Steroid hormones such as cortisol are key regulators of a diverse array of biological processes that evoke physiological changes by binding to members of the nuclear receptor super family of transcription factors. Because glucocorticoids control the expression of numerous genes, multiple mechanisms are used to ensure tight control over hormone production. Our preliminary findings provide evidence for the role of adrenocorticotropin (ACTH)-stimulated, microtubule-dependent mitochondrial trafficking in maintaining optimal glucocorticoid output. We have also identified several proteins, including the GTPase RhoA and the Rho effector diaphanous 1 (DIAPH1), that act to facilitate this movement. ACTH signaling controls the ability of DIAPH1 to interact with RhoA and several other binding partners. However, the functional significance of these interactions has not fully been elucidated, nor have we defined if ACTH-stimulated mitochondrial movement enables cortisol production by facilitating the delivery of substrate between the ER and mitochondria. We hypothesize that ACTH-stimulated increases in the rate of mitochondrial trafficking are required for inter- organelle substrate exchange and glucocorticoid biosynthesis. To test this hypothesis we will define the mechanism by which ACTH signaling controls DIAPH1 complex assembly (Specific Aim 1). We have generated a stable cell line that expresses shRNA against DIAPH1 to define the role of the protein in mitochondrial movement and hormone production. We will also assess the functional significance of the interactions between DIAPH1 and several binding partners, including tubulin, kinesin, and the oxysterol- binding-protein related protein 2 (ORP2). Studies will also be performed to define the role of phosphorylation in controlling DIAPH1 function (Specific Aim 2). We have found that ACTH signaling stimulates the phosphorylaton of DIAPH1. The role of this post-translational modification on DIAPH1 function will be examined using phospho-mutants and a phospho-specific antibody. Finally, we will determine the mechanism by which 11-deoxycortisol is transported between the ER and mitochondria (Specific Aim 3). We have found that ORP2 co-purifies with DIAPH1 and hypothesize that this lipid binding protein may facilitate substrate transfer between the ER and mitochondria. We will characterize the role of ORP2 in cortisol biosynthesis and also determine if fusion between ER and mitochondria play a role in inter-organelle substrate delivery. The knowledge gained from these studies will provide valuable information about a largely unexplored facet of steroid hormone synthesis in the adrenal cortex. Our findings may also provide insight into the mechanism by which substrates are transferred between the ER and mitochondria in other metabolic processes.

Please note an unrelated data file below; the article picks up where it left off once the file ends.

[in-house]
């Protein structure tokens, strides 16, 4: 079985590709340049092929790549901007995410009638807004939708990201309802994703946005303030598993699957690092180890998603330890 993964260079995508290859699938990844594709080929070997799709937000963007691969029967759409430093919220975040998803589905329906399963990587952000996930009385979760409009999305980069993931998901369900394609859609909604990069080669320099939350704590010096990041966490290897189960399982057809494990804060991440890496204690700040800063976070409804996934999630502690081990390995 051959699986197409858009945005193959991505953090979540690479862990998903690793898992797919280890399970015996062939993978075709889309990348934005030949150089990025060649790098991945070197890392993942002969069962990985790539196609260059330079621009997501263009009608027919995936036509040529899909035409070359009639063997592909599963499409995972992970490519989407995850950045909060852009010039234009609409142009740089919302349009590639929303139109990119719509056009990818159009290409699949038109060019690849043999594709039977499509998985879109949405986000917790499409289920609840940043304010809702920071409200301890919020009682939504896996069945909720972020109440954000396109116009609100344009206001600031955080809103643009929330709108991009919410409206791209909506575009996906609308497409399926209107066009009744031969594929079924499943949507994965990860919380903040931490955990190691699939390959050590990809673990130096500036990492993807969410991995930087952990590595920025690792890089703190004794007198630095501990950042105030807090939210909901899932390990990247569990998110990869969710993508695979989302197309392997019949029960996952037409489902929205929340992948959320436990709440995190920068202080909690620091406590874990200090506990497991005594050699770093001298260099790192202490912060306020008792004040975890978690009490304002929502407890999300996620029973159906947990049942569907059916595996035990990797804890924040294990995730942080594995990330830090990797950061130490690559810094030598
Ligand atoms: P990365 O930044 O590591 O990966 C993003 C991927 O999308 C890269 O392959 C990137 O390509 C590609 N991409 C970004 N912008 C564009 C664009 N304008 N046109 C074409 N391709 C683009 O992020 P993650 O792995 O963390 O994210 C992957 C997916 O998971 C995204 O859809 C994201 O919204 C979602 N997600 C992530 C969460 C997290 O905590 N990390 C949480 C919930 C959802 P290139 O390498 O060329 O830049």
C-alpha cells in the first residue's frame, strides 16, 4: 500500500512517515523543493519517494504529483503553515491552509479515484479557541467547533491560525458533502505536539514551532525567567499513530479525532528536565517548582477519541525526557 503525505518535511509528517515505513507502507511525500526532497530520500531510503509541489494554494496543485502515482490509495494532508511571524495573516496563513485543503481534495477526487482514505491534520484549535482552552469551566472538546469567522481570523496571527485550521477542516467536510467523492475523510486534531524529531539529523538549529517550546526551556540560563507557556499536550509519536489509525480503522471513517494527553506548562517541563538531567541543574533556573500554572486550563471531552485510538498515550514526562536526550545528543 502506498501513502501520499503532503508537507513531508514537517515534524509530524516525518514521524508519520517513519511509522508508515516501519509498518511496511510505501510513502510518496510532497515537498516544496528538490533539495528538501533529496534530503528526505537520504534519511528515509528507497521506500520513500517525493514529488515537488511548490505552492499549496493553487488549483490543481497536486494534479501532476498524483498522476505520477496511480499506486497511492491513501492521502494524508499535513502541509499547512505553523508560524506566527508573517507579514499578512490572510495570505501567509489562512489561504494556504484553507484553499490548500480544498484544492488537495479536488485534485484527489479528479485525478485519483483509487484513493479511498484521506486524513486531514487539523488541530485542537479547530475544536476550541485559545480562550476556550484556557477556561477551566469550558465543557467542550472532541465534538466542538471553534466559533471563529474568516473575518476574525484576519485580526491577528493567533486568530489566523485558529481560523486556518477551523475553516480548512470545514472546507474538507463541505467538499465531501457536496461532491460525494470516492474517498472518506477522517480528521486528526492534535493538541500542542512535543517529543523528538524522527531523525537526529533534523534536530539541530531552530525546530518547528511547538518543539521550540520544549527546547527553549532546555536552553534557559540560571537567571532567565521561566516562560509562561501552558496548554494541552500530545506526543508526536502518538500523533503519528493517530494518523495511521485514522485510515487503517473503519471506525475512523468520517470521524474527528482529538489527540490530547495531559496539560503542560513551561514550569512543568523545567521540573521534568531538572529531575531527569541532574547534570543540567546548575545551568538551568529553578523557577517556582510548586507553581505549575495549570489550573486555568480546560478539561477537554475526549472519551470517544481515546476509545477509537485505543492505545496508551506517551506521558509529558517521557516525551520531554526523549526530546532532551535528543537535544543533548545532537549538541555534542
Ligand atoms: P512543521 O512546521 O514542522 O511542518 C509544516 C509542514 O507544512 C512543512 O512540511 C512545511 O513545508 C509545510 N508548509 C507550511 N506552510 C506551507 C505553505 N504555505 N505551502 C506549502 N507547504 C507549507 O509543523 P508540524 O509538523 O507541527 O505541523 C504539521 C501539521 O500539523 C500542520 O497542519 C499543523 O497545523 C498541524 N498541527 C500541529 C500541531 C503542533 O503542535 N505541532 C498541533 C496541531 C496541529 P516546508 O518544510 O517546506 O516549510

Understanding how genes are regulated in cells that make steroid hormones will provide insight into the mechanisms by which pathophysiological concentrations of cortisol and adrenal androgens are produced. This work will provide insight into multiple endocrine disorders, including adrenal hyperplasia, polycystic ovary syndrome, and Cushing's disease.
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